Individual Rationality and Participation in Large Scale, Multi-Hospital Kidney Exchanges
Executive Summary — As kidney exchange moves from local networks to a national level, a new set of problems arises. One central issue, for example, is how individual hospitals can be motivated to participate. This paper by Itai Ashlagi (Sloan School of Management, MIT) and Alvin E. Roth (Harvard Business School) provides a theoretical framework to study and overcome the kinds of problems that can be anticipated. Key concepts include:
- The paper addresses the growing problem of providing hospitals with incentives to participate fully in a national kidney exchange, in order to achieve the gains that exchange on a large scale makes possible.
- Hospitals might be reluctant to enter a national exchange if it means they would have to give up kidneys to other institutions that could be used in their own patients.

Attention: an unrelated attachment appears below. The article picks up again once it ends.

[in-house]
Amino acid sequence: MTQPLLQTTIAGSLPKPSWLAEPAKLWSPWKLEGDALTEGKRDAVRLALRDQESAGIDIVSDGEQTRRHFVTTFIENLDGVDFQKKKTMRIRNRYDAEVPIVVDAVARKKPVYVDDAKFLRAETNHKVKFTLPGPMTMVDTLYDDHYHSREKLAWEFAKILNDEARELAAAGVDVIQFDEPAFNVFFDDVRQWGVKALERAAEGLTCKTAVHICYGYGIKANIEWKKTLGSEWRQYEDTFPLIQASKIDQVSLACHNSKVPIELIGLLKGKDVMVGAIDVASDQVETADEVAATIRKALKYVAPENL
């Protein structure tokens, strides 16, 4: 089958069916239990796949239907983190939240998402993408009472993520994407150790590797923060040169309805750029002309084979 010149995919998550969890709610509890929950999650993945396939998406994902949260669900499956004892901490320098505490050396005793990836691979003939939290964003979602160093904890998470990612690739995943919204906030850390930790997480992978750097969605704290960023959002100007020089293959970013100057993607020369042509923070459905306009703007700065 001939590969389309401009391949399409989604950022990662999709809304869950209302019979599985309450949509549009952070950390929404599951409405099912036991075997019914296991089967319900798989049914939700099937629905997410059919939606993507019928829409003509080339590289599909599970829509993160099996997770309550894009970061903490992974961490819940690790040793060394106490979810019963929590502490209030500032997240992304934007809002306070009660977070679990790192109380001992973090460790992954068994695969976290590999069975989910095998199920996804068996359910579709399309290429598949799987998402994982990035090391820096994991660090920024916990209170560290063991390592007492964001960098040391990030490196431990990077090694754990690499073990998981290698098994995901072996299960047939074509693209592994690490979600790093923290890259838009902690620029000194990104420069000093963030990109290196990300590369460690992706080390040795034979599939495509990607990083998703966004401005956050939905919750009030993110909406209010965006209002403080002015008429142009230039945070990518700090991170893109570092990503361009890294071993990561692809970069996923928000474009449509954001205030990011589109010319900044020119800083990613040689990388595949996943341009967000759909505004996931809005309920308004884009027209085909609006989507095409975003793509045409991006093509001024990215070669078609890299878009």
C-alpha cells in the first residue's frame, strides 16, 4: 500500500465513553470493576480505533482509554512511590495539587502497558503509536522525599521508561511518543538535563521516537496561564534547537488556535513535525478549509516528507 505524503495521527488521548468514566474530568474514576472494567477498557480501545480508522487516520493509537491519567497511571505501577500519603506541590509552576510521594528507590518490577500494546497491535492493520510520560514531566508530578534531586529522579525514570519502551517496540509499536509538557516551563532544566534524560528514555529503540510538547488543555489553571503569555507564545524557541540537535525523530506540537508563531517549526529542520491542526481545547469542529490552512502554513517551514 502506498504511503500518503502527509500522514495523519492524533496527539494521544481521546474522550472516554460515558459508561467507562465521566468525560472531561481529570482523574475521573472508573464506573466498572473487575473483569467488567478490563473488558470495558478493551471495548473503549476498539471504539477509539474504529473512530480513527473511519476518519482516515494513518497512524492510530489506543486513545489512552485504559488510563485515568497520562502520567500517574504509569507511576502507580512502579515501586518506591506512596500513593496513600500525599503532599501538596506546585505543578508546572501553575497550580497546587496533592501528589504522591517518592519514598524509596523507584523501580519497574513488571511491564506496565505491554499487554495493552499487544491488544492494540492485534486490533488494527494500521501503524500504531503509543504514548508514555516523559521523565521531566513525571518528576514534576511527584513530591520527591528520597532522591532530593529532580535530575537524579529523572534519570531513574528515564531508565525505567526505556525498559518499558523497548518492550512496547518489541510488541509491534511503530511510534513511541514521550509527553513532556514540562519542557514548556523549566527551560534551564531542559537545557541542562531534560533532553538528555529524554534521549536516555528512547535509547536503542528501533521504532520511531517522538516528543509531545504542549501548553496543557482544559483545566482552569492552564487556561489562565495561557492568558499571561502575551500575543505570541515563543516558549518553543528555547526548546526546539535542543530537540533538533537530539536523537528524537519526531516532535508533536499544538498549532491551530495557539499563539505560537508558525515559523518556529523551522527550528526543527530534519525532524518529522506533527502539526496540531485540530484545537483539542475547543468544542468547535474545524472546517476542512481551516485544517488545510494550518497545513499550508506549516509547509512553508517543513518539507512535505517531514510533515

- In large markets it is possible to redesign the matching mechanisms to guarantee individually rational allocations to hospitals at very modest cost in terms of "lost transplants."
- If care is taken in how kidney exchange mechanisms are organized, the problems of participation may be less troubling in large exchange programs than they are starting to be in multi-hospital exchanges as presently organized.
As multi-hospital kidney exchange clearinghouses have grown, the set of players has grown from patients and surgeons to include hospitals. Hospitals have the option of enrolling only their hard-to-match patient-donor pairs, while conducting easily arranged exchanges internally. This behavior has already started to be observed. We show that the cost of making it individually rational for hospitals to participate fully is low in almost every large exchange pool (although the worst-case cost is very high), while the cost of failing to guarantee individually rational allocations could be large, in terms of lost transplants. We also identify an incentive compatible mechanism.